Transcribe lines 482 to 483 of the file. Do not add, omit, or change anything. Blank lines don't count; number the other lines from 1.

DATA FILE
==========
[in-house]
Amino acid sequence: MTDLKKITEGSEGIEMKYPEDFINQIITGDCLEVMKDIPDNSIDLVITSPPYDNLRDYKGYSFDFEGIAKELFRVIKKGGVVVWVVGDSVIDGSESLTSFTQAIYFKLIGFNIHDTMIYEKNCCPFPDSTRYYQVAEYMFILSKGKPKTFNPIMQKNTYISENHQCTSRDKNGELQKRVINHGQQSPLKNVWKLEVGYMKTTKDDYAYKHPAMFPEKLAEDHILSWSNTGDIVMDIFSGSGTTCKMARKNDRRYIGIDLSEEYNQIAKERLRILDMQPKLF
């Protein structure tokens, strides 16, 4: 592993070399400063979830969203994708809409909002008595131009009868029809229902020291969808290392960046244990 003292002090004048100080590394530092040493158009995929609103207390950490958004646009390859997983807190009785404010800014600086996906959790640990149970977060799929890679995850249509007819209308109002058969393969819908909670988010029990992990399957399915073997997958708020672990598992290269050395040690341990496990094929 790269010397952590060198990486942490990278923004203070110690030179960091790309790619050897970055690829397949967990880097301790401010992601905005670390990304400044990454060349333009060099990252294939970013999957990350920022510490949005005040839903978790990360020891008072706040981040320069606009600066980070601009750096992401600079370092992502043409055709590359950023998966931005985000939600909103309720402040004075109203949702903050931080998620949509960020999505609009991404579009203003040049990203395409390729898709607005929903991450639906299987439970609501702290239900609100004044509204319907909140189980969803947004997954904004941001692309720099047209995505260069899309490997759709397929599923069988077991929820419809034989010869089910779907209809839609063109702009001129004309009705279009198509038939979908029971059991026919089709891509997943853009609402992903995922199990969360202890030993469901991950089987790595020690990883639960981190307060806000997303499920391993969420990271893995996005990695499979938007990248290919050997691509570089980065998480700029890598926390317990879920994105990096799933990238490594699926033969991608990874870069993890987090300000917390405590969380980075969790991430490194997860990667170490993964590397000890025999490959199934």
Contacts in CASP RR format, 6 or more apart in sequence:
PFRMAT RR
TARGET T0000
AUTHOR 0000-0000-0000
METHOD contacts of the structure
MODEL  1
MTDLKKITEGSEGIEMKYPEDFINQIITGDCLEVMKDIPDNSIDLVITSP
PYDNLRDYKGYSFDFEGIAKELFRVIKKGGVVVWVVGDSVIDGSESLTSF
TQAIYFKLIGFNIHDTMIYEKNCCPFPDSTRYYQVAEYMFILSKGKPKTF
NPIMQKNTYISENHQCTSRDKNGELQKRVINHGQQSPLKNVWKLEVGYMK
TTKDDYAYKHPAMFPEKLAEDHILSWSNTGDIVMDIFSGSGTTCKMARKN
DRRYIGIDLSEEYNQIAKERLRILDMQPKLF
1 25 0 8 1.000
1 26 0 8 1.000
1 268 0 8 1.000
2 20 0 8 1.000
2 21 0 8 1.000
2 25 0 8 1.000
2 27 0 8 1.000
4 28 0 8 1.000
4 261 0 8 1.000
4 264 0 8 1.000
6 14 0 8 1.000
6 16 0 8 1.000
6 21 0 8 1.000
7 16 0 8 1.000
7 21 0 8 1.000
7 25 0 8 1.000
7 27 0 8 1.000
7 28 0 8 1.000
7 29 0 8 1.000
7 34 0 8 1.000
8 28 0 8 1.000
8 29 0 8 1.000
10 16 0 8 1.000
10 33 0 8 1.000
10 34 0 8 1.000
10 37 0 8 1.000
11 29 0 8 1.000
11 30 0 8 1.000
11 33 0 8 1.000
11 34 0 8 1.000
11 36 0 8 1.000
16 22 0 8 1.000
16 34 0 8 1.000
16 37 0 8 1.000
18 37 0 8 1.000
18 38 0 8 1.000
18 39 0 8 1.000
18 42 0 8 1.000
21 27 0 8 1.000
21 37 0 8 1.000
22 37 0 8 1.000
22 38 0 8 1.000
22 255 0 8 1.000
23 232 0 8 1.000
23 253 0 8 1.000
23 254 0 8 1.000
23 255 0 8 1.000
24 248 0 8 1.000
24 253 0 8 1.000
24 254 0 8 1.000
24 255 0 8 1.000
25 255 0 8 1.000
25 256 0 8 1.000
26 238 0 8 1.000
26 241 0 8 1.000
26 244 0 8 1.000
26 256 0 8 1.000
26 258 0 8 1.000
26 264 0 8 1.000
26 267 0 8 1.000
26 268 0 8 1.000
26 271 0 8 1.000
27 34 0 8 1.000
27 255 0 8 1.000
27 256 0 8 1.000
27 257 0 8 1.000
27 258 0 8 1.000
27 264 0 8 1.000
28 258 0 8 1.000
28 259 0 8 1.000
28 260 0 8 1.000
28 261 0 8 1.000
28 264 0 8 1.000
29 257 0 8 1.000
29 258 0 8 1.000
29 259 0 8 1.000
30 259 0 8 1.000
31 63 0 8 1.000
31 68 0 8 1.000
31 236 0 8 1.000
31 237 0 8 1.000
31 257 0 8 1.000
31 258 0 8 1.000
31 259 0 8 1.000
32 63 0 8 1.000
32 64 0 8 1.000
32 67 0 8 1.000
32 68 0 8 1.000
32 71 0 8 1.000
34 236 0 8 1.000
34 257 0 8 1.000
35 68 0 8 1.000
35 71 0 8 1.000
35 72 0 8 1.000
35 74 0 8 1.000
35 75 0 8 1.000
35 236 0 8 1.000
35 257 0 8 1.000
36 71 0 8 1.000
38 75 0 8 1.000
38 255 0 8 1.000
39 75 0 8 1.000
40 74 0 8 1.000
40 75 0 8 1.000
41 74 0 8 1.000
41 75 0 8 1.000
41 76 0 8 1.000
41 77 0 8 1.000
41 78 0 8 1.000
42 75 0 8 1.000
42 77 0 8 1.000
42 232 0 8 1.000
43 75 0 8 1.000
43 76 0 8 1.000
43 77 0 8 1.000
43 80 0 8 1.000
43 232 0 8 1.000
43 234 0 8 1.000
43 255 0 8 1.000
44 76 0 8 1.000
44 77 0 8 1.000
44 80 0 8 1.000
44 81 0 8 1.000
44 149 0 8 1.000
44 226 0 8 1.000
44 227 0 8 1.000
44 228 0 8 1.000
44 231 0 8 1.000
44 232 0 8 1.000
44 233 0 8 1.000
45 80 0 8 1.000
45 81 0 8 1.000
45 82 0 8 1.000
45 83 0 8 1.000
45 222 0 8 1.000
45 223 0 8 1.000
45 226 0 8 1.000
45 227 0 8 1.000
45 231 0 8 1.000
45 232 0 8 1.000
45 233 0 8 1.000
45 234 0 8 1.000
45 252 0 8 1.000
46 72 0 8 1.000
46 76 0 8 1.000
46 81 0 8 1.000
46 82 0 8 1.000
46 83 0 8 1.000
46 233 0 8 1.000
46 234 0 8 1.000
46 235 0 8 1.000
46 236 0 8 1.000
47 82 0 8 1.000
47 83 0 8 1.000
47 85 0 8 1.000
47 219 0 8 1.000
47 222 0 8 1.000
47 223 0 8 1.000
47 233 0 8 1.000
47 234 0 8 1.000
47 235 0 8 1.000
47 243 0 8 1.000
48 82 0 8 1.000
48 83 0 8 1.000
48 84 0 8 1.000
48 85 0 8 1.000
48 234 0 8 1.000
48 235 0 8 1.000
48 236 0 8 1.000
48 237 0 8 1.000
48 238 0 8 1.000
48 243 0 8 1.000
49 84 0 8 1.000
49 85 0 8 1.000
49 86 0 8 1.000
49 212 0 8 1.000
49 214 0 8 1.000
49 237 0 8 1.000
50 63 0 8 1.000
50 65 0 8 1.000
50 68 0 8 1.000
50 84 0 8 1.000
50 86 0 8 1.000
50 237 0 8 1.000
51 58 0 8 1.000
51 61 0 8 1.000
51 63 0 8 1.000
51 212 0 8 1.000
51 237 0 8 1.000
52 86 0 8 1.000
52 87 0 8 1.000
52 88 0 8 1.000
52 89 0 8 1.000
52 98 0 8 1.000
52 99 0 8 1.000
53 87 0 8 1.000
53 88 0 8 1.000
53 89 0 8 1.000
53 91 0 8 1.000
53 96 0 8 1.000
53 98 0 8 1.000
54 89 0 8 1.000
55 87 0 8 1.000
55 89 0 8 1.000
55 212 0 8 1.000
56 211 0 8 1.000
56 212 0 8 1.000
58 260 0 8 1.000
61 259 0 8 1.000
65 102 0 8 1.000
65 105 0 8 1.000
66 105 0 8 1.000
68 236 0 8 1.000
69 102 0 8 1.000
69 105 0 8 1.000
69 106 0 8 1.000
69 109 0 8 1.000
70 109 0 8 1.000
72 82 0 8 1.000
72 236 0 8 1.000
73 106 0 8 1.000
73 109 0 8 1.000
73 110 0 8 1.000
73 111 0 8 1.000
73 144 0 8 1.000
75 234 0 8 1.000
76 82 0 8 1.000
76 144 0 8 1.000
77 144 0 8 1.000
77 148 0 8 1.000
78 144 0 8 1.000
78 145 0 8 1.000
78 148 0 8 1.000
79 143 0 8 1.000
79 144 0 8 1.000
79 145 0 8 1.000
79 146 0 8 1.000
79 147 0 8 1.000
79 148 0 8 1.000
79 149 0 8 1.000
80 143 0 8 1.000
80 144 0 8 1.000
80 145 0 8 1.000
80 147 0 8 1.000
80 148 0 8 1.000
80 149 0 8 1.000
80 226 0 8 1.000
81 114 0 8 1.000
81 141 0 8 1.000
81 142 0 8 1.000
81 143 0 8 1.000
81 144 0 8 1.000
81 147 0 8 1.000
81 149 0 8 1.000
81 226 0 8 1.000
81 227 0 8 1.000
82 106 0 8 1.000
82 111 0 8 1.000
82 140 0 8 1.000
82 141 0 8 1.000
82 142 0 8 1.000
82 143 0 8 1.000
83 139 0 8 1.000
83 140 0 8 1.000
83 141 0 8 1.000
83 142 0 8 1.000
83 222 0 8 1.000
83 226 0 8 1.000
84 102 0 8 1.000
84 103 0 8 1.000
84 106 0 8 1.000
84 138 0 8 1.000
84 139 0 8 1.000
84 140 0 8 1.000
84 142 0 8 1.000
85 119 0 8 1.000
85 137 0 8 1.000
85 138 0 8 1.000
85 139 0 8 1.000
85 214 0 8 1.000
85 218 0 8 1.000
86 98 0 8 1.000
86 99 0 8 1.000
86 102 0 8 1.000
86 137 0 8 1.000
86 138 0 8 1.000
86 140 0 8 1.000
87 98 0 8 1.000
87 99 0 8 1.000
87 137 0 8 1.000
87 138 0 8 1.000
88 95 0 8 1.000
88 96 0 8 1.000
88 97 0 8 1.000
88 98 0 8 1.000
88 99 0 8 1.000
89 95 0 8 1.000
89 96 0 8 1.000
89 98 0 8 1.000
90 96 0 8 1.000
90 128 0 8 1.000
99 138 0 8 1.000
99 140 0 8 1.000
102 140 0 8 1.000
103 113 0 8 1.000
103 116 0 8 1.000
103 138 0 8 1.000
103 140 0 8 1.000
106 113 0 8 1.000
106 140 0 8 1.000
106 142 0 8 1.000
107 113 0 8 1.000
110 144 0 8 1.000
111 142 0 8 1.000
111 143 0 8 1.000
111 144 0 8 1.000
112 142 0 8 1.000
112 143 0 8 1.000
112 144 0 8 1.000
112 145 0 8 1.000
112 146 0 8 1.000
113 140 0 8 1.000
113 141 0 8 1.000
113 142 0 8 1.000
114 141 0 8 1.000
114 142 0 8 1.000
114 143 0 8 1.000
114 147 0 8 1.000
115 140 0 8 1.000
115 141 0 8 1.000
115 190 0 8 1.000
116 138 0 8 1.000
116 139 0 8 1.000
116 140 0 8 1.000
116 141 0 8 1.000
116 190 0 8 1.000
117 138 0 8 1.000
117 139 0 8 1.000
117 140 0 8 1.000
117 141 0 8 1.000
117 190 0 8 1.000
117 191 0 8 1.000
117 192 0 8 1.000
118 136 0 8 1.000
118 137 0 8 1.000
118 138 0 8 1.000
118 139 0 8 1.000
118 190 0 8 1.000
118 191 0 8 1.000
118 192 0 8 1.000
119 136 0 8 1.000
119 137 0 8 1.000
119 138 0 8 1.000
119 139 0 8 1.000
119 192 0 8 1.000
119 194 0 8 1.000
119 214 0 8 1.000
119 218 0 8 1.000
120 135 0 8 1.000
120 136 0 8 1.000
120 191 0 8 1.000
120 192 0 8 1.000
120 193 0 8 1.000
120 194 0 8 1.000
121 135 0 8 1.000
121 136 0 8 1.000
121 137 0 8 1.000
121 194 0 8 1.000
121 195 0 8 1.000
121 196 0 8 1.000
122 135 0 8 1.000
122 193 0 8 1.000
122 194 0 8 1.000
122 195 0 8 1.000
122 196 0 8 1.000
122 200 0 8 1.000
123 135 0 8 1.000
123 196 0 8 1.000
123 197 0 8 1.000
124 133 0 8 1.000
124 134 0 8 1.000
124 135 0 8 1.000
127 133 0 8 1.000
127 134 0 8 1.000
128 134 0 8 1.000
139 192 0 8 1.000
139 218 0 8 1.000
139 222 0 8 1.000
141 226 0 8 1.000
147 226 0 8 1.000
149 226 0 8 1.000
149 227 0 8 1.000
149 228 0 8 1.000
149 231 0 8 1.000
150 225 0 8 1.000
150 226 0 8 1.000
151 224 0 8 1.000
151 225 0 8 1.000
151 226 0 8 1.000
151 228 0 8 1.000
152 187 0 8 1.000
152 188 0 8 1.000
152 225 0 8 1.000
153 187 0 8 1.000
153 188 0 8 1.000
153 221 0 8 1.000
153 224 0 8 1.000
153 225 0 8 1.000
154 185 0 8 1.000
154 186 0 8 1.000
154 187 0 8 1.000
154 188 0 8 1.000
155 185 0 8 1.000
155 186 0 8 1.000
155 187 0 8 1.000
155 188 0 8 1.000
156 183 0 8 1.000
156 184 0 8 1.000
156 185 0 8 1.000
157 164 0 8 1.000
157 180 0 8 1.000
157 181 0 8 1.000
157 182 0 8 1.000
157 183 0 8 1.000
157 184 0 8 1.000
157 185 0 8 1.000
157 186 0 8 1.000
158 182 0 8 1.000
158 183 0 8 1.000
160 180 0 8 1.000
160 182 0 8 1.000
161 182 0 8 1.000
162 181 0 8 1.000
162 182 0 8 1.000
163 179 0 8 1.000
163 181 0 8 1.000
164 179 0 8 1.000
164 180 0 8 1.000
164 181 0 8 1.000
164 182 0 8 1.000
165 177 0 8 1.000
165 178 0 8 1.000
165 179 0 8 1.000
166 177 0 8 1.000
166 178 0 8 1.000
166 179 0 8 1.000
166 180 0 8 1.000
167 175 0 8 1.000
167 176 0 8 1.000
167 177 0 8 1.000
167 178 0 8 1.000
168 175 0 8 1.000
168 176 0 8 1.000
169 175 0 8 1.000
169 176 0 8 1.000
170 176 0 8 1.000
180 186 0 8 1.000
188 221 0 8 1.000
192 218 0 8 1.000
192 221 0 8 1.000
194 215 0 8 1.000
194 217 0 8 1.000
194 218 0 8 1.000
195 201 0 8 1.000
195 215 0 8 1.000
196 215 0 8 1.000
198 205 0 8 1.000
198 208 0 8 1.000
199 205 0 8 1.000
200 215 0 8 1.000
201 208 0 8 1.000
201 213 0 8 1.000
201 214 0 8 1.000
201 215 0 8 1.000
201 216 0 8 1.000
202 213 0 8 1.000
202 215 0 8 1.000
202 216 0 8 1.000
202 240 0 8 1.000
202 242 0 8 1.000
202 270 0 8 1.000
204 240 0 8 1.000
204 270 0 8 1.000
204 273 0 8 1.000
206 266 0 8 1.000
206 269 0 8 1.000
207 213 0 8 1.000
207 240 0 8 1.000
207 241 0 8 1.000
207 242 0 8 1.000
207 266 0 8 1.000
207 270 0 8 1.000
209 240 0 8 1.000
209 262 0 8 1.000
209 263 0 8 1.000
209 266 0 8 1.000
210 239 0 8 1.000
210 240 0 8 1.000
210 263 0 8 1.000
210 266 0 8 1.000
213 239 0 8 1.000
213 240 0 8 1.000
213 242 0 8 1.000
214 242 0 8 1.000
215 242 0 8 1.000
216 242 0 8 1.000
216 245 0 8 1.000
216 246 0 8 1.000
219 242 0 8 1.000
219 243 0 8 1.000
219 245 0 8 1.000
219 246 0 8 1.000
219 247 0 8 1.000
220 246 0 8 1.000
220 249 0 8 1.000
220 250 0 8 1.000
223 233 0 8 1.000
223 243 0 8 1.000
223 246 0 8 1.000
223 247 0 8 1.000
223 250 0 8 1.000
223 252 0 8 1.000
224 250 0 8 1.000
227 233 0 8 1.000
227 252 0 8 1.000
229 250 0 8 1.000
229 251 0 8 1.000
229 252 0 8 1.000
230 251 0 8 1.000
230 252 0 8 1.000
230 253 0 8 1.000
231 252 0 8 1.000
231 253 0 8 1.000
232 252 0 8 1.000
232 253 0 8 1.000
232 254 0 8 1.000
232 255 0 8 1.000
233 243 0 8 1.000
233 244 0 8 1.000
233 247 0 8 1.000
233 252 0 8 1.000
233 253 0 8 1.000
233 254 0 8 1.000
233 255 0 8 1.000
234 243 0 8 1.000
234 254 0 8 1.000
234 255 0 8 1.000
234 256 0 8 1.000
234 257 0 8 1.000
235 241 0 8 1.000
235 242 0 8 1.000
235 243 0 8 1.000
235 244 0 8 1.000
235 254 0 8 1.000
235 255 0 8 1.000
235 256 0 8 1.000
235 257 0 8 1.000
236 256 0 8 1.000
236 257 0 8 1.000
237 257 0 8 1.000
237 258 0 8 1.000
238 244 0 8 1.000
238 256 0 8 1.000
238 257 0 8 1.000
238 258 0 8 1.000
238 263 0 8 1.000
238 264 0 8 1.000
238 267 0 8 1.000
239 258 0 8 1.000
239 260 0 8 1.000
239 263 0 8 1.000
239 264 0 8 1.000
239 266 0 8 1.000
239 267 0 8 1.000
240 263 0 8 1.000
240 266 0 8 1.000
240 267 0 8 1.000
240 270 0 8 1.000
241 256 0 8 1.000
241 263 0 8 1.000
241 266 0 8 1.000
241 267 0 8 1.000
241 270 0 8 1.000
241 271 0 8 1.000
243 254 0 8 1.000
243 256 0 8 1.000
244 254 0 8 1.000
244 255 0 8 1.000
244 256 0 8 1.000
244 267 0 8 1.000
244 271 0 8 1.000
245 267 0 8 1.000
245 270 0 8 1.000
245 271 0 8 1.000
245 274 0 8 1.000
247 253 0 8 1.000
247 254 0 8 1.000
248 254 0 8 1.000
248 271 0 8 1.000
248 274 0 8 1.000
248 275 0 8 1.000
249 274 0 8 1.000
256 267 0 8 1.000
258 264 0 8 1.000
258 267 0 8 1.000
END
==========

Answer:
198 205 0 8 1.000
198 208 0 8 1.000